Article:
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Have you thought about a Schnauzer? They're hypoallergenic



There is no such thing as a 'hypoallergenic' dog. Most people are not reactive to the hair anyway, more the dander and the saliva. I have heard of many people being only able to tolerate some breeds and often coat type doesn't come into it. For example somebody may not be able to tolerate a schnauzer but then have no reaction to a labrador.





Quote:
All Wheaton's I've met were crazy hyperactive, completely neurotic



Thats what happens when you don't give an active working breed the stimulation it needs, no fault of the dogs.
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#8 Old 06-07-2008, 09:01 AM
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Originally Posted by Glitterpixie View Post

There is no such thing as a 'hypoallergenic' dog. Most people are not reactive to the hair anyway, more the dander and the saliva. I have heard of many people being only able to tolerate some breeds and often coat type doesn't come into it. For example somebody may not be able to tolerate a schnauzer but then have no reaction to a labrador.

.



Thanks for letting me know. That's just what I've read online.
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#9 Old 06-07-2008, 09:26 AM
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Originally Posted by Glitterpixie View Post


Thats what happens when you don't give an active working breed the stimulation it needs, no fault of the dogs.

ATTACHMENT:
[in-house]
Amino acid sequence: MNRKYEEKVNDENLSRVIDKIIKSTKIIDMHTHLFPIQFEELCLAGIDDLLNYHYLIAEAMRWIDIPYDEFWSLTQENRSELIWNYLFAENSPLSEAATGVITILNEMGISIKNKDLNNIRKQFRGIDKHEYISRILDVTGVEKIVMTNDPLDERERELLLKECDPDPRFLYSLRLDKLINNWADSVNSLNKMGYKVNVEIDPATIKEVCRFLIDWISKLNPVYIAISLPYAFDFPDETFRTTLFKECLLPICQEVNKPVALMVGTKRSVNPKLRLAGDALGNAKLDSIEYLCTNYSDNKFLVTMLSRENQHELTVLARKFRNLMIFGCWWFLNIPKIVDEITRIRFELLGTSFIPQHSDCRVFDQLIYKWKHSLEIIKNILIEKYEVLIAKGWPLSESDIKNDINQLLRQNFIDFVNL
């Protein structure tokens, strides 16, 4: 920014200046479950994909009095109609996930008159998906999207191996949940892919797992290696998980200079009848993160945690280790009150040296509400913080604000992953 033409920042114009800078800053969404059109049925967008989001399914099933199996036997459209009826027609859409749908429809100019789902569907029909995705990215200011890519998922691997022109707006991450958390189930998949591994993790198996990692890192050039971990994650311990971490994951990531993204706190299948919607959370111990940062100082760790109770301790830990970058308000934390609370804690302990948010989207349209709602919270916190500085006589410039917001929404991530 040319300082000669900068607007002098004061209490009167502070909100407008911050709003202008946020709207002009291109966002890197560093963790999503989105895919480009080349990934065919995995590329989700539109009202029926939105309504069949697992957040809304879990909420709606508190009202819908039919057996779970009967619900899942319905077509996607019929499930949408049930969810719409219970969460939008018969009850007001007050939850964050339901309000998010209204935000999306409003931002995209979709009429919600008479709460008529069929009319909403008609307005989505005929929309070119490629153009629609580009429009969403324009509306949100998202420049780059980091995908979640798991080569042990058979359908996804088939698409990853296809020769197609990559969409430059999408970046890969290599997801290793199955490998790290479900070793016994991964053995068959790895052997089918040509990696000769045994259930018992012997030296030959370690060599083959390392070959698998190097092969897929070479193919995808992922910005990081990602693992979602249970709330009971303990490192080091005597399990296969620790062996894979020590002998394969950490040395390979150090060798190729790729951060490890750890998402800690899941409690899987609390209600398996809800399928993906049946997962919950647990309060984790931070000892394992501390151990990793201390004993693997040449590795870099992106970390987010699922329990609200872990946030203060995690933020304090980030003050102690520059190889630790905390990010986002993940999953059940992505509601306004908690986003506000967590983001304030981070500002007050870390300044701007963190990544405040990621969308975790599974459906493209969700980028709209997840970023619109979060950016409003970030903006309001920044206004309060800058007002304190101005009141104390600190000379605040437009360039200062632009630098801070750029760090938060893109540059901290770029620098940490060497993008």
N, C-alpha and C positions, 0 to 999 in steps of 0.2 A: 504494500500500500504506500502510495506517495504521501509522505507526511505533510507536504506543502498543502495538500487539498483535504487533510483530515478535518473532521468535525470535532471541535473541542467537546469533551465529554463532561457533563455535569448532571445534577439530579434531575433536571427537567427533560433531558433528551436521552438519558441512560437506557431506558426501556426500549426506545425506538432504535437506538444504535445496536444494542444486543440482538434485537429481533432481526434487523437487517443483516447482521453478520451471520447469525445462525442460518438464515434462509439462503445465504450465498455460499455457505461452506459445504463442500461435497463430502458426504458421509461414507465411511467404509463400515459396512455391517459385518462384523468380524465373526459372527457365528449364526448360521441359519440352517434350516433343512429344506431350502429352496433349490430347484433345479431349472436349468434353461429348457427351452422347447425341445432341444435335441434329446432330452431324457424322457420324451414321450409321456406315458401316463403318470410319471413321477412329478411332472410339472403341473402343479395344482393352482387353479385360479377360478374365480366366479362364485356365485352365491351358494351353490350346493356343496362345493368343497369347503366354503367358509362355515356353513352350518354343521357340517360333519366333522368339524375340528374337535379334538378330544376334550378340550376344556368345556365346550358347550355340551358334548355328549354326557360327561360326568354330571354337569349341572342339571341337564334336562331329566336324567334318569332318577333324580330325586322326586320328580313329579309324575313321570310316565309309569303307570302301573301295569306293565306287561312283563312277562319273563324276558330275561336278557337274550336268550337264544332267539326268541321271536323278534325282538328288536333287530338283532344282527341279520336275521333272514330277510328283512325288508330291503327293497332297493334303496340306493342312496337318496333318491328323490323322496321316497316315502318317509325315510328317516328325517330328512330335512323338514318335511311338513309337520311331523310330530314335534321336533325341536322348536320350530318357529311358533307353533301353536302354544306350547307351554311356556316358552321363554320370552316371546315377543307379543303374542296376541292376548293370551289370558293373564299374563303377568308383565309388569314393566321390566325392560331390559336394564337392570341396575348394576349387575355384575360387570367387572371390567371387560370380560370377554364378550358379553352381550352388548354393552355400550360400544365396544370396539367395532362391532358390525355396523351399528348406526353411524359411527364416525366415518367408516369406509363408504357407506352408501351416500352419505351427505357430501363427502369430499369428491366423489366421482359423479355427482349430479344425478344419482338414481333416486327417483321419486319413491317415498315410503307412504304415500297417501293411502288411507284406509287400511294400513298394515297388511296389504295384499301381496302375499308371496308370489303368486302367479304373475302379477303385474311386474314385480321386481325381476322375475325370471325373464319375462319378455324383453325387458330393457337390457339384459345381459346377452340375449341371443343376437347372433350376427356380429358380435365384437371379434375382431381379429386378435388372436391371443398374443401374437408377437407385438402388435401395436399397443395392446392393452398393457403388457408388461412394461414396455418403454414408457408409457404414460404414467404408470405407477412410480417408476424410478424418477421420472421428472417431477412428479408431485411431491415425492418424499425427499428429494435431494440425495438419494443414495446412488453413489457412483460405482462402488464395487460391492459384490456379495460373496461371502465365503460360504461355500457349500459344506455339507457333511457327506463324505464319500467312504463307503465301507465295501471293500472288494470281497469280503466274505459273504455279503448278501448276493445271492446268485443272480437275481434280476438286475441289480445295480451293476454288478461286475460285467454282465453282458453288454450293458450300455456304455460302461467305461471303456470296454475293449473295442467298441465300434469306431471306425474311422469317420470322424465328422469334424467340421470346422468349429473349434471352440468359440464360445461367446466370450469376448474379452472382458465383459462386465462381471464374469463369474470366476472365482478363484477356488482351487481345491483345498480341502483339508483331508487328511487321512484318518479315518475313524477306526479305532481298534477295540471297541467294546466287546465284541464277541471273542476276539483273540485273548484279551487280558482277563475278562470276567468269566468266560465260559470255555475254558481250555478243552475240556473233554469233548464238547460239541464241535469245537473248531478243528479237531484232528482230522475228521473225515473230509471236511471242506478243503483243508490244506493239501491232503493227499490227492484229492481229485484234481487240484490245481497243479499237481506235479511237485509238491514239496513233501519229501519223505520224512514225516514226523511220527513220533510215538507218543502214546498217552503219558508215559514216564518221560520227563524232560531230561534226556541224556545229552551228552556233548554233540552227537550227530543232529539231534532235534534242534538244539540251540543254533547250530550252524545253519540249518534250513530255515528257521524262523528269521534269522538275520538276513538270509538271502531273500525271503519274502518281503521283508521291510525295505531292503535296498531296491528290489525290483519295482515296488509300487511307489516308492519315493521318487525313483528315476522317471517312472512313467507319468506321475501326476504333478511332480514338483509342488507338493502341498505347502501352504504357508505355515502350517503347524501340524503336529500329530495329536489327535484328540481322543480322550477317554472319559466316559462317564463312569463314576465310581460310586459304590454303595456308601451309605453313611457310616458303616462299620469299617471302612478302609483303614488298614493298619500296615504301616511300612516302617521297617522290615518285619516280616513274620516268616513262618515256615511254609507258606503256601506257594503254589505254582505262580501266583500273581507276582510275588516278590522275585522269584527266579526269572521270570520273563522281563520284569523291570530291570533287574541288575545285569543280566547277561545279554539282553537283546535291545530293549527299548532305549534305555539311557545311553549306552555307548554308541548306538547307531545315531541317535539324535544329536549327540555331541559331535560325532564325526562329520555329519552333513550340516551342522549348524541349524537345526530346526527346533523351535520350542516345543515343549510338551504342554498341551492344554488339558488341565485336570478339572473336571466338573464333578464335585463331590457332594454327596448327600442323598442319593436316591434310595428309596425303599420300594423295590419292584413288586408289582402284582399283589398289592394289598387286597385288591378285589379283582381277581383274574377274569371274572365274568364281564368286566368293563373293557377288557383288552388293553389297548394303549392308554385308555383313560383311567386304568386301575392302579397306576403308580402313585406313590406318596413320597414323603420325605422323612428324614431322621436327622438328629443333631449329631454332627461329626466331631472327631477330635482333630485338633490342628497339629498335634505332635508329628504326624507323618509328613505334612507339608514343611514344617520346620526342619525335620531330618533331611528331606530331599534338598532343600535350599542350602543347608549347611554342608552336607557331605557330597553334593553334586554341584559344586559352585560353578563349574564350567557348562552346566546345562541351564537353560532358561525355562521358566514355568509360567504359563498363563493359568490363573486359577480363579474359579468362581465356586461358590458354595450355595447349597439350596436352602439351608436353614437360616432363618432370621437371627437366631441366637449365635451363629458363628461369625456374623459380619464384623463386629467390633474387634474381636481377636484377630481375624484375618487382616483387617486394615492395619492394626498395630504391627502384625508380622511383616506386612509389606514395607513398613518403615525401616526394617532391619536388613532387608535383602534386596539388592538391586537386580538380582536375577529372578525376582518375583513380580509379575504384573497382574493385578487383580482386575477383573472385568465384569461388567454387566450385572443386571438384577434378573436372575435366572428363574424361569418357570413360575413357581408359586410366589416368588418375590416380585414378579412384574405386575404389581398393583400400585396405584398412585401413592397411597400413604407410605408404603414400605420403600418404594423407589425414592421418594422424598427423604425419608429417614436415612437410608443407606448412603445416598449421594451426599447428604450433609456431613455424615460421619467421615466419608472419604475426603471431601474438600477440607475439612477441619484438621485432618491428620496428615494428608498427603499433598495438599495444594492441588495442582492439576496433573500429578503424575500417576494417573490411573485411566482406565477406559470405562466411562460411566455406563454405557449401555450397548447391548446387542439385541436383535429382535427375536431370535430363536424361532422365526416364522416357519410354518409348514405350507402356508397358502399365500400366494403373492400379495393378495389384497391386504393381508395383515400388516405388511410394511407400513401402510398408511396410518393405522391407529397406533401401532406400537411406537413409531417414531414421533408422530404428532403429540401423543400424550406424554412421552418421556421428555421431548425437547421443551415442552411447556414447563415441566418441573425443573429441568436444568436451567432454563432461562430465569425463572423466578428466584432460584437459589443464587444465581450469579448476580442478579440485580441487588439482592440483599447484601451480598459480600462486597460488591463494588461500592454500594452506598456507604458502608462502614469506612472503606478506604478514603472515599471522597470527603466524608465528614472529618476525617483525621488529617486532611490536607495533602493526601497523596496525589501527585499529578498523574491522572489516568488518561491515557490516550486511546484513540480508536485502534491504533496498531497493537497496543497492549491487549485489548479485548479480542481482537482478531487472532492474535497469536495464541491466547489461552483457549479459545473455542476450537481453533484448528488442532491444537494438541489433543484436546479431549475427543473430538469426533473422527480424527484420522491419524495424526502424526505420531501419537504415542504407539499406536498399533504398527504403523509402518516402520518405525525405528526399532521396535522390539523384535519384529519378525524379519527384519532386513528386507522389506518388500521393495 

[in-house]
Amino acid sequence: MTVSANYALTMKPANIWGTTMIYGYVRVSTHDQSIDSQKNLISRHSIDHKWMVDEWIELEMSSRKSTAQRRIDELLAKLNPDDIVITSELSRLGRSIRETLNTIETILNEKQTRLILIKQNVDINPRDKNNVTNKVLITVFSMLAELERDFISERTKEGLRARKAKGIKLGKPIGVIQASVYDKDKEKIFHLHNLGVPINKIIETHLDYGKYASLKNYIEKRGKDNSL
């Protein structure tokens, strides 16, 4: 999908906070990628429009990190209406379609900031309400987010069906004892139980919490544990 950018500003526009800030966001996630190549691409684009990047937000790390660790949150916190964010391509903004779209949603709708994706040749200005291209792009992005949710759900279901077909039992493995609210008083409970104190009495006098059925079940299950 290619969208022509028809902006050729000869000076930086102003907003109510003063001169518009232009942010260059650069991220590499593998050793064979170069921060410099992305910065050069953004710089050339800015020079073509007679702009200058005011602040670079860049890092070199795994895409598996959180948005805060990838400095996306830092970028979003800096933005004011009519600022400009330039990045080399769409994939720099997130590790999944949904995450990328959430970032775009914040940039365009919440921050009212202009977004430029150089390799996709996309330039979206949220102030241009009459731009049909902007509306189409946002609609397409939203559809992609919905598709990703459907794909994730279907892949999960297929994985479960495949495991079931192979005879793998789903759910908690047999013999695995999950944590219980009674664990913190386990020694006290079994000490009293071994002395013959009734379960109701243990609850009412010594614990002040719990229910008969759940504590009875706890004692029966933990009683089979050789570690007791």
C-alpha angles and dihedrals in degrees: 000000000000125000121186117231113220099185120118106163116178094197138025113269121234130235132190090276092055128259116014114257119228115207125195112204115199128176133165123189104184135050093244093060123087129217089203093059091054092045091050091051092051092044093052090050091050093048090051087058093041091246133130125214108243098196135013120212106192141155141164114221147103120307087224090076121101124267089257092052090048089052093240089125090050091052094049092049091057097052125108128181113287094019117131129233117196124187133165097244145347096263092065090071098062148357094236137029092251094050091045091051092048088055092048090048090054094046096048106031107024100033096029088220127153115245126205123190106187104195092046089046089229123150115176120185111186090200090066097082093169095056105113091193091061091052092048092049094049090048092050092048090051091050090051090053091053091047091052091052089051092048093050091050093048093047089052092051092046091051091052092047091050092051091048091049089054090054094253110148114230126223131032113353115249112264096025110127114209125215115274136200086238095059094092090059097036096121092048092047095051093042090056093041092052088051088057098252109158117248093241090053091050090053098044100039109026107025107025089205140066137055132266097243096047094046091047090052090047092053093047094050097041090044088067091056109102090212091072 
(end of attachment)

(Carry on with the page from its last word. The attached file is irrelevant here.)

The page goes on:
I knew a Wheaton whose owner took to tons of classes, went everywhere with her, including work, spent a lot of time in the dog park, they ran together every day. The dog was still completely nuts and highly unpleasant to be around. I agree that working breeds need "work" and plenty of exercise, but they can have that and still have issues.

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#10 Old 06-07-2008, 09:46 AM
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A tiny percentage of dogs do have a real mental problem but I can't think of a whole breed or a significant number of individuals of a breed that can be labeled mad. Most of the hyper wheatons you mention probably just have the wrong owners. People misunderstand what the word terrier means, a real one should be fiesty, tenacious and relentless. That is how they do their job, I have seen working terriers that need more stimulation than a border collie and that is saying something.
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#11 Old 06-07-2008, 10:11 AM
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its true, not many terriers have a laid back attitude to life! They get a reputation for fighting, barking and causing trouble, but its only because so many people dont give these dogs enough training, exercise and stimulation because they are only small. I once heard a terrier described as a big dog in a little dogs body and I think this is pretty accurate.
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#12 Old 06-07-2008, 10:22 AM
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Originally Posted by luv4sheep View Post

I once heard a terrier described as a big dog in a little dogs body and I think this is pretty accurate.



That's definitely true of my Miniature Schnauzer. He acts like he is bigger than he is!
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#13 Old 01-16-2014, 03:52 PM